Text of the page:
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Go To The Sugar Altar

July 13, 2010 | Format: MP3

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Song Title
Time
Popularity Prime  
30
1
3:11
30
2
2:43
30
3
2:40
30
4
4:17
30
5
1:48
30
6
1:51
30
7
3:31
30
8
3:12
30
9
2:08
30
10
2:00
30
11
3:37

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Product Details

  • Original Release Date: June 10, 1996
  • Label: Nice Records
  • Copyright: 2010 Nice Records
  • Total Length: 30:58
  • Genres:
  • ASIN: B0043UKU2Q
  • Average Customer Review: 4.2 out of 5 stars  See all reviews (6 customer reviews)
  • Amazon Best Sellers Rank: #244,463 Paid in Albums (See Top 100 Paid in Albums)

Customer Reviews

4.2 out of 5 stars
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Most Helpful Customer Reviews

4 of 5 people found the following review helpful By jon sieruga on December 17, 2005
Format: Audio CD
This debut for Breeder Kelley Deal's sideband is full of wicked riffs, canny writing, beautifully reedy, husky vocals, and pop-rock hooks that show a playfulness of spirit and yet don't lean completely to a commercially-driven musical side. This CD is pure 1996, in all its alt-rock glory, sounding much like The Breeders at their best. "Canyon" kicks it off with wonderful percussion, "How About Hero" is wonderfully rambunctious, and the rocking "Dammit" (soft...soft, then LOUD) is affecting and amusing at once. My favorite track is the just-under-two-minute "Tick Tock", which has a catchy, fuzzed-out bubblegum flavor wrung through distorted guitars and vocals. In other words, it's glorious.
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1 of 1 people found the following review helpful By James B. Nipe on June 9, 2011
Format: Audio CD Verified Purchase
Okay...so perhaps Kelley's not the musician that Kim is. And Kim has a certain air about her that seems to infuse the personalities of people who are "stars" that Kelley somehow doesn't seem to possess. (Though if you've ever seen the Deal sisters on stage you know that Kelley can hold her own with Kim when it comes to presence.) Other than that, I actually think Kelley's every bit her twin sister's rival when it comes to songwriting and singing (of course, her vocal is close to identical to her more famous sister's). I have to say that I like the KD 6000 records as much as the Breeders records, other than I suppose Pod, which is a masterpiece of '90s alternative rock. Both KD 6000 collections are definitely worth buying.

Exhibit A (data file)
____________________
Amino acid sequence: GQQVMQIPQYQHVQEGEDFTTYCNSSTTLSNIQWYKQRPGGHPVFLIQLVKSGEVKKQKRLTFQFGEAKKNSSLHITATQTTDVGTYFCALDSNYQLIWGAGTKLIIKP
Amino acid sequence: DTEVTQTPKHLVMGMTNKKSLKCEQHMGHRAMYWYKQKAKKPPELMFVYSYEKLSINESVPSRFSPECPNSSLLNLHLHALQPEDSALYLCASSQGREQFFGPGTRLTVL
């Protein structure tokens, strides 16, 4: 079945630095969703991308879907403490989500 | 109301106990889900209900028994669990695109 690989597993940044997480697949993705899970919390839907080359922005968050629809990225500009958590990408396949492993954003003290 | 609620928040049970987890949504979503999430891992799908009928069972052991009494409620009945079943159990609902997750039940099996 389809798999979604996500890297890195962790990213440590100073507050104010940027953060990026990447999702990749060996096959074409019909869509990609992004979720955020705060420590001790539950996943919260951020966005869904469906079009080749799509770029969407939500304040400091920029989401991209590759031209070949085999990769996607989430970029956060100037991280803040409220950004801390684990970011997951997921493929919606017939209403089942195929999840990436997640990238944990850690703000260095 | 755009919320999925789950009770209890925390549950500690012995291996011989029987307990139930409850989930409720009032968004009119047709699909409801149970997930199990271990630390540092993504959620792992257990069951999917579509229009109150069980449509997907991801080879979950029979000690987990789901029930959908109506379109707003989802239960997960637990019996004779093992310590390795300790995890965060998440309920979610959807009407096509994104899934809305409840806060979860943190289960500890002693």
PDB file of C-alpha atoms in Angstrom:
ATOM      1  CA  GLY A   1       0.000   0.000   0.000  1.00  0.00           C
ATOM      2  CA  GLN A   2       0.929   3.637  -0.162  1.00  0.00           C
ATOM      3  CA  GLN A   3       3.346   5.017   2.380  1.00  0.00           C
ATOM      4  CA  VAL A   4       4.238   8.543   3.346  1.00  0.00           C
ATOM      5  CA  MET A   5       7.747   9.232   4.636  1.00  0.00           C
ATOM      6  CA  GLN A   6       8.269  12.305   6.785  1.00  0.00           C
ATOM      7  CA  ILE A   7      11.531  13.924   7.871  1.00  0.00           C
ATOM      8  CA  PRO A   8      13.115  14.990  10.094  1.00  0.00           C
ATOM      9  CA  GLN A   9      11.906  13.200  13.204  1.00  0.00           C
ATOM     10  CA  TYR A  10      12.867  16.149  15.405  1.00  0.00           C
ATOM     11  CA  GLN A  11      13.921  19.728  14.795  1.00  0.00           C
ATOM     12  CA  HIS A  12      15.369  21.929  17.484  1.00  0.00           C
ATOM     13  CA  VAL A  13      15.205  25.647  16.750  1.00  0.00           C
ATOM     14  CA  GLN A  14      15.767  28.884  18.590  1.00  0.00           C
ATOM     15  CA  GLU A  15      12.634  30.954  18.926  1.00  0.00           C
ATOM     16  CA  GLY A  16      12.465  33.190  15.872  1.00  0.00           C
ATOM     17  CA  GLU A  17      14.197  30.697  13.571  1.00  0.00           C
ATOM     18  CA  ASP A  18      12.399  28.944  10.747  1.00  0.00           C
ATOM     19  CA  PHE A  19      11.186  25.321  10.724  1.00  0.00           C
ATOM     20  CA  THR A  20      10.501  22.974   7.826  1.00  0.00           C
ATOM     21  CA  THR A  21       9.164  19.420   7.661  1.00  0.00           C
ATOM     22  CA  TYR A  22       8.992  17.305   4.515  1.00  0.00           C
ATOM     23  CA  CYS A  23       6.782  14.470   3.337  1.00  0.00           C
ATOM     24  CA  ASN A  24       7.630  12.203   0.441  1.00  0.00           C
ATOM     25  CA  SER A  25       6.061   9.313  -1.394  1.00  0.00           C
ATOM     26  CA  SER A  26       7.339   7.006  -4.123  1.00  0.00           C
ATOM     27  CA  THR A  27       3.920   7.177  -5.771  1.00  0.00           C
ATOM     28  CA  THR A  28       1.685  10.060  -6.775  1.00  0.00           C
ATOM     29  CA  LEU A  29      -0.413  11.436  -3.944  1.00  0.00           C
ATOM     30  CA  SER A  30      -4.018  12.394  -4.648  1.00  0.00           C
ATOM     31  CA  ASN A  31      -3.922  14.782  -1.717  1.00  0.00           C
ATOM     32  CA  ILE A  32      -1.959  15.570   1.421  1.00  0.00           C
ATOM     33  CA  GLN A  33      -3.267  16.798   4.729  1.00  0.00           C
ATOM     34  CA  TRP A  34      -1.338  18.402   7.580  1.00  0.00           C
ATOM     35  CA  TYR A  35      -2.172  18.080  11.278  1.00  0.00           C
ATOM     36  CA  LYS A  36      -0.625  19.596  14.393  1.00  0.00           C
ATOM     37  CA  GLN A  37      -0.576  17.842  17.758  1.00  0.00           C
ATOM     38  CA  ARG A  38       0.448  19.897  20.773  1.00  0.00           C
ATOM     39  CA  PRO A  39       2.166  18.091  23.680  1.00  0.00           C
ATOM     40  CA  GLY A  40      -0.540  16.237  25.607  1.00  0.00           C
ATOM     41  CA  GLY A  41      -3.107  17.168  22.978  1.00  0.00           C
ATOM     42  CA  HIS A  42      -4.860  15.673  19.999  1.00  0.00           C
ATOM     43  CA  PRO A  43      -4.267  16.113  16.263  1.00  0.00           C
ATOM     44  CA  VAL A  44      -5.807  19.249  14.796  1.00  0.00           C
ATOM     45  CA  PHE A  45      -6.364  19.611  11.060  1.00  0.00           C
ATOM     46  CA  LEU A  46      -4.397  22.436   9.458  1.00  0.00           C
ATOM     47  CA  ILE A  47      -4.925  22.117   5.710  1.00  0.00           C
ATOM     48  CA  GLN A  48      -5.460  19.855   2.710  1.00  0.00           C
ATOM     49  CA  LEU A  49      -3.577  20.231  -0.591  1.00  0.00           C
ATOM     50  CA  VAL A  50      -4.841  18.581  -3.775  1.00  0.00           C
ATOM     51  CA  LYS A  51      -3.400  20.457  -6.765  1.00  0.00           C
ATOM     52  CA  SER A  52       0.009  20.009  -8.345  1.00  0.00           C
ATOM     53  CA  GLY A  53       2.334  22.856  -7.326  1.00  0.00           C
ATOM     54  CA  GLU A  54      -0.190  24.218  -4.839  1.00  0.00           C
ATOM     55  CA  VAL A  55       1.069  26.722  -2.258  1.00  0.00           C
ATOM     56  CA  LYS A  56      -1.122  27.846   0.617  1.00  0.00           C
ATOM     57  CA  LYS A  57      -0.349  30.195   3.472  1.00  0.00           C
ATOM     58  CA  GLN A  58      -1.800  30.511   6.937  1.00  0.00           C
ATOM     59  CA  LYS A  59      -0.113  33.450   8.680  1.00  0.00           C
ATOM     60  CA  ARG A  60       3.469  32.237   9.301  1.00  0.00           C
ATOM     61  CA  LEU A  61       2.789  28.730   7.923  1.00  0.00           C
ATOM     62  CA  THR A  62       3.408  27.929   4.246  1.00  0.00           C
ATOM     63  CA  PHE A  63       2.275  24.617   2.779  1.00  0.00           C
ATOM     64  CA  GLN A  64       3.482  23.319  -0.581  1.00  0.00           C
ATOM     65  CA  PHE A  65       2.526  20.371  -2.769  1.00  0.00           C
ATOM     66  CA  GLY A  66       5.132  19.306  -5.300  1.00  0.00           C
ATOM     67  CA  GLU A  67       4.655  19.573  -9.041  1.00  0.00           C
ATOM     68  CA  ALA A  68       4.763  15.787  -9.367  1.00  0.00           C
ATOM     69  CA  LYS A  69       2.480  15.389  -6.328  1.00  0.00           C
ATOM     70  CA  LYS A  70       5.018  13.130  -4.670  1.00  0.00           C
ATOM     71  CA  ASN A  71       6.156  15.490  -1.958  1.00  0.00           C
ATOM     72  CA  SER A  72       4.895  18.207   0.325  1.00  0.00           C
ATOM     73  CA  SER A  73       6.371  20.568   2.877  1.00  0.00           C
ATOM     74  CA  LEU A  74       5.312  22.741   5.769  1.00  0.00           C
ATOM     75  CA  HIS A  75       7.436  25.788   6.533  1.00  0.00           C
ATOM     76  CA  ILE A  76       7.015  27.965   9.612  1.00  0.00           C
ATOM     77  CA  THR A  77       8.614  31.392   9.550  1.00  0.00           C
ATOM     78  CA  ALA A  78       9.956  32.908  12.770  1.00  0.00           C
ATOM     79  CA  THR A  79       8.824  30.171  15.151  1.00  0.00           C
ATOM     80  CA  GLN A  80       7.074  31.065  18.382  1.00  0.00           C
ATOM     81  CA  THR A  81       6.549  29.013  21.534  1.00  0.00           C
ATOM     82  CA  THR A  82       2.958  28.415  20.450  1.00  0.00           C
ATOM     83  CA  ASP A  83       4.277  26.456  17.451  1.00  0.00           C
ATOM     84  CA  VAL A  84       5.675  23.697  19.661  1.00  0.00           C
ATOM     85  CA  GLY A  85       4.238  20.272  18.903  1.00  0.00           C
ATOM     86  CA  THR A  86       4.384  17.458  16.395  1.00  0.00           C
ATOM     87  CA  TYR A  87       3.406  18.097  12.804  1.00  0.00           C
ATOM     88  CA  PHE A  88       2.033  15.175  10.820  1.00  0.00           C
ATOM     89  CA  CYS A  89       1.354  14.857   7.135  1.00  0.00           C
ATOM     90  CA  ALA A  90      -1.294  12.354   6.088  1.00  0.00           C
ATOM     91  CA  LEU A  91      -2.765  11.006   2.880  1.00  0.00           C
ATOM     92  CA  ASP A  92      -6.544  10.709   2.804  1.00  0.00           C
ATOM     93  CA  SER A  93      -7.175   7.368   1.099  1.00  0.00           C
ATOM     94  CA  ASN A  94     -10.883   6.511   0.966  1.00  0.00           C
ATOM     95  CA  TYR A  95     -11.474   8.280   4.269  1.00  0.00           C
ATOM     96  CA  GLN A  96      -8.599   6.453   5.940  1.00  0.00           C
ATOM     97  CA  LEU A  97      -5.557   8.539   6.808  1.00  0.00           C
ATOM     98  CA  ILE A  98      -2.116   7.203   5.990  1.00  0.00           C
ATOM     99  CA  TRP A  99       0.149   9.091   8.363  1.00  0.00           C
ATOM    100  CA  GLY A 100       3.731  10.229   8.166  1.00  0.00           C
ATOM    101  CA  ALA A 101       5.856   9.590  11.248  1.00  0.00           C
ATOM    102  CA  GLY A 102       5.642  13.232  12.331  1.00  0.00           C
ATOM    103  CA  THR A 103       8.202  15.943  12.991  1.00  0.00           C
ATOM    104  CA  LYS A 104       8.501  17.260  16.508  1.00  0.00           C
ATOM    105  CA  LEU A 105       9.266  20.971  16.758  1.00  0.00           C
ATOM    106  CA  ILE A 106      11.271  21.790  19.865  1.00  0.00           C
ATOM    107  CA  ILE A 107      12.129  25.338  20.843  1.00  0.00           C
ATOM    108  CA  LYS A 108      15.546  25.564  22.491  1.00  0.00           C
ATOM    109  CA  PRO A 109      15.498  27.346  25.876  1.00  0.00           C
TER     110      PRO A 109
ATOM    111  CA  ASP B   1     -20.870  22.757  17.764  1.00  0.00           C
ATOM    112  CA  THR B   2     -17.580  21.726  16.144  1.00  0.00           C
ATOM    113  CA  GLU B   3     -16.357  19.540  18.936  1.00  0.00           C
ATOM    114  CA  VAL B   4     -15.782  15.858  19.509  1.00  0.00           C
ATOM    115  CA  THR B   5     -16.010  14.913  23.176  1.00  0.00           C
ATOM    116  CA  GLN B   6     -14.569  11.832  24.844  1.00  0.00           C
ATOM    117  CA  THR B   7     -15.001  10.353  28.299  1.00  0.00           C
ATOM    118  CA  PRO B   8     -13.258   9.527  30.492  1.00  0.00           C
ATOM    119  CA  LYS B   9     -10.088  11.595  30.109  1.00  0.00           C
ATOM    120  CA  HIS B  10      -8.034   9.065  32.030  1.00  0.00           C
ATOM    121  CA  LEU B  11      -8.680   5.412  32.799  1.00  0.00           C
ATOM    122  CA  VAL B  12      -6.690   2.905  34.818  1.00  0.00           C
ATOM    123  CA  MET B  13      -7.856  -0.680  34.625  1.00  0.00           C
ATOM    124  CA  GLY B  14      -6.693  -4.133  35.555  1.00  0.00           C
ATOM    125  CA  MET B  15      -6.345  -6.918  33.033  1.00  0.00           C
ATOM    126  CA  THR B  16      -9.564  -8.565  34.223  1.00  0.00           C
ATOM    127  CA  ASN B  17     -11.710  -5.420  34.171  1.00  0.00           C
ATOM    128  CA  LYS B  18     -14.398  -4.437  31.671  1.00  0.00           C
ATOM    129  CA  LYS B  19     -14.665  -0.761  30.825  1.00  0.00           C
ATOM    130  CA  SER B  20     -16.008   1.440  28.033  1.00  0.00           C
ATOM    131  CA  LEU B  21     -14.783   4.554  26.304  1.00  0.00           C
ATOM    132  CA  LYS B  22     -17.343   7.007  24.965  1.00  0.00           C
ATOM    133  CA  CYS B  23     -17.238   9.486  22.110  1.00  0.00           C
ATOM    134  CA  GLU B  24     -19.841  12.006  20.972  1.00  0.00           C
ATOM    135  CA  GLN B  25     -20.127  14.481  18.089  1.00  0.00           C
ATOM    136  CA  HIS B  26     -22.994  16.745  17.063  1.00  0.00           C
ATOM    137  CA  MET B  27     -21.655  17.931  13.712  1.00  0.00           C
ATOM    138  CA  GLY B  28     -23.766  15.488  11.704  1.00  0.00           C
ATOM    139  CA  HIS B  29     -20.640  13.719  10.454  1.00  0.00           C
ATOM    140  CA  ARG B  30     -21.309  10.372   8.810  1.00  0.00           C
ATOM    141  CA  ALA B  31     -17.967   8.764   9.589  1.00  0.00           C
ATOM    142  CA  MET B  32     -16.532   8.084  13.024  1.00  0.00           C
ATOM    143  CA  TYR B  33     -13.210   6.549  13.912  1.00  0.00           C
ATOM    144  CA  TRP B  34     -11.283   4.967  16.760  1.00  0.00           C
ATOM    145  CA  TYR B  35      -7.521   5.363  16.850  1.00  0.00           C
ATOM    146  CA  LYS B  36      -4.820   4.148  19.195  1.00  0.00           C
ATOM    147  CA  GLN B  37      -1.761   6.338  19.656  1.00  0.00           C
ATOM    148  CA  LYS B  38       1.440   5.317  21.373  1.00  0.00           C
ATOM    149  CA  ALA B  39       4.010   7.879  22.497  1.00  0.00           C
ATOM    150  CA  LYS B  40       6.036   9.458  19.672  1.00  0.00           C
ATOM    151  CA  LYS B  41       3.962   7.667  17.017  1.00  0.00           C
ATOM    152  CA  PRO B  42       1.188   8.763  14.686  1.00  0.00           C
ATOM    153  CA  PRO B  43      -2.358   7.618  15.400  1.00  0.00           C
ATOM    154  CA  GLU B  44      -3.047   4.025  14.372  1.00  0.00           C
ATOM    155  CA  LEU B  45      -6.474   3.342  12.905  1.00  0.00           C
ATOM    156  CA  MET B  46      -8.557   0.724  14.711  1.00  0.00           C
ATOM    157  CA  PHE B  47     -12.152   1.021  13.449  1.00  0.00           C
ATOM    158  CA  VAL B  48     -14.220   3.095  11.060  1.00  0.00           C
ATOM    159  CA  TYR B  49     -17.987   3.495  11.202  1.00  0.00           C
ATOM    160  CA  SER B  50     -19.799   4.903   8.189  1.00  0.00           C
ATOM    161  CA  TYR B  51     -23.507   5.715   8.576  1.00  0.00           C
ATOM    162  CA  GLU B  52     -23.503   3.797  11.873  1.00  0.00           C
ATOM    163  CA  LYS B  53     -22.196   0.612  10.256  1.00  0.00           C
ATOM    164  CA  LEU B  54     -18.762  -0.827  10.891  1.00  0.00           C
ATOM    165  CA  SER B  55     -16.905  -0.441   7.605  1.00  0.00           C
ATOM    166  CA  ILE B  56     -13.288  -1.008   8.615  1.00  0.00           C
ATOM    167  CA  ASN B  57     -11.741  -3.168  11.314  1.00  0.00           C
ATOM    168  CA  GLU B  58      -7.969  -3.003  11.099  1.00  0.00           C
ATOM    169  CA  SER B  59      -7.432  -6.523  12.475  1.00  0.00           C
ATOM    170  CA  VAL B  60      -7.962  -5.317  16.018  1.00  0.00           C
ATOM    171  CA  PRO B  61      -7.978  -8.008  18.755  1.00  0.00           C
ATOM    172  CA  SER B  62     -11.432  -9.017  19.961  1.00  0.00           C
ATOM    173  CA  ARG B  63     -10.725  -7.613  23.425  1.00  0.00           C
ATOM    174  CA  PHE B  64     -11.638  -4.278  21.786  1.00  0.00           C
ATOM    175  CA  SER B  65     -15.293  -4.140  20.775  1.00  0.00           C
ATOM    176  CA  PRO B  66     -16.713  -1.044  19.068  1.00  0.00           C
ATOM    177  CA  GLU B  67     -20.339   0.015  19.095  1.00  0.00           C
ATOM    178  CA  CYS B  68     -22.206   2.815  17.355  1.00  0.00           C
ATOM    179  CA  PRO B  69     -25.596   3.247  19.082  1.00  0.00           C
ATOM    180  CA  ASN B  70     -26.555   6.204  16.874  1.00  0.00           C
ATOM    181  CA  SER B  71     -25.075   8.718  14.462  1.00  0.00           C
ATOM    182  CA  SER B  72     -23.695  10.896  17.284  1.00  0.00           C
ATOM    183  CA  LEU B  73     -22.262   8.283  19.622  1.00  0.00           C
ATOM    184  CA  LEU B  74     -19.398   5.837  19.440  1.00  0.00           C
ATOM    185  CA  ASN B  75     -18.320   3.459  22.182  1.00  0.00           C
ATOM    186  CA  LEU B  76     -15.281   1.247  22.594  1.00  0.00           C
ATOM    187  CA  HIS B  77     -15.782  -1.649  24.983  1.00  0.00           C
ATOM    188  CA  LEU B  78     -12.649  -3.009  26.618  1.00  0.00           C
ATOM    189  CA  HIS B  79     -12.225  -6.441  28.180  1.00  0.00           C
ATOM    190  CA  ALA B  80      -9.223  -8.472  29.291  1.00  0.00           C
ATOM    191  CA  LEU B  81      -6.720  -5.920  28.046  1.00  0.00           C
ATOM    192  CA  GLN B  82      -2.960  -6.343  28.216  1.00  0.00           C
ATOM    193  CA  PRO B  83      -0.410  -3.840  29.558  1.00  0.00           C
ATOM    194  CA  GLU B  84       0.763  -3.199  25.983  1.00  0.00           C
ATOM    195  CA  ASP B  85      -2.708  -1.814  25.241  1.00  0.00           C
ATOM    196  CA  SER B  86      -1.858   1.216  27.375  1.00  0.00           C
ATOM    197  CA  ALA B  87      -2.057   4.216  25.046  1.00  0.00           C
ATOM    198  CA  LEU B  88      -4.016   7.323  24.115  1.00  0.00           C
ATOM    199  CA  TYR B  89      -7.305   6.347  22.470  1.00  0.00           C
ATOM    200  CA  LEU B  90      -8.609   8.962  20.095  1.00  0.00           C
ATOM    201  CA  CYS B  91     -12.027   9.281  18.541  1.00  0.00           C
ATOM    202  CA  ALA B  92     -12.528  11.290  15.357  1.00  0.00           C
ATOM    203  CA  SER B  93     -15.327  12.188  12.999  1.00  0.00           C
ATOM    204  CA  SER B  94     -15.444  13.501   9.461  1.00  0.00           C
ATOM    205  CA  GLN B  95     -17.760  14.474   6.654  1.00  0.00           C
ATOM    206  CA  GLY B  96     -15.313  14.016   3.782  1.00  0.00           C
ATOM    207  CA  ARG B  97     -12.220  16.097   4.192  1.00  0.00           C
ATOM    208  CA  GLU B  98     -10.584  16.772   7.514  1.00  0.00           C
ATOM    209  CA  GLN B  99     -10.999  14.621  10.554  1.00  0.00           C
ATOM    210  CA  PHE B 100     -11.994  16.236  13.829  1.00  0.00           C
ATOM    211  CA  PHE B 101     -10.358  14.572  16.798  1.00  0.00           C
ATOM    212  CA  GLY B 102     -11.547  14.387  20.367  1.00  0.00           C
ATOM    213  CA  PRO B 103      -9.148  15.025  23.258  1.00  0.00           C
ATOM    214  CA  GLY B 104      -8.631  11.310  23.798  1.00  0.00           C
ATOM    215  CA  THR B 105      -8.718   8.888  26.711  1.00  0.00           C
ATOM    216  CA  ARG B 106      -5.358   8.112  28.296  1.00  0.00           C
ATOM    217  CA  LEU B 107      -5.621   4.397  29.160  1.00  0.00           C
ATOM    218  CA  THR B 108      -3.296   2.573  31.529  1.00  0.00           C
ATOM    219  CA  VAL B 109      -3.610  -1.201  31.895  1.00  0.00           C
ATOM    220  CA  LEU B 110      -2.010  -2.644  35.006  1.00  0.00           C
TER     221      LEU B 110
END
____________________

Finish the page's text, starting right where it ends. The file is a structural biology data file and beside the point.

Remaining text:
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6 of 9 people found the following review helpful By A Customer on May 16, 1999
Format: Audio CD
When one completes a period of rehabilitation, a bizarre paradox is left. Either start again or continue where you left off. For Kelley Deal encountered this problem after leaving a drying out clinic in 1995. Her answer was "Go to the Sugar Altar", in which she took a third way, combining the old and the new. An interesting and innovative, if at times tiresome and irritating, approach. "Nice" is the track that stands out most, even if not the best achieved. It verges on the harmonic to the unlistenable as Deal's vocal scratches through the reverberated microphone. Nothing is quite as shocking as this track although the divesity in variety offered here can at times feel quite disorientating. The pure pop of "How About Hero", the funk of "Sugar", to the blues of the apt closer "Mr Goodnight" all show that this half of the Deal family is not totally about the late Eighties Boston rock sound which characterise her sisters projects. However the formula does exist in "Canyon", "Dammit", "Head of the Cult" and "A Hundred Tires". The best achieved song, which is not bettered by along way here, is "Trixie Delicious". Only on this track do the Kelley Deal 6000 achieve what they show promise of everywhere else. An album full of "Trixie Delicious"'s may be more repetative, but would have provided a more substantial end result.
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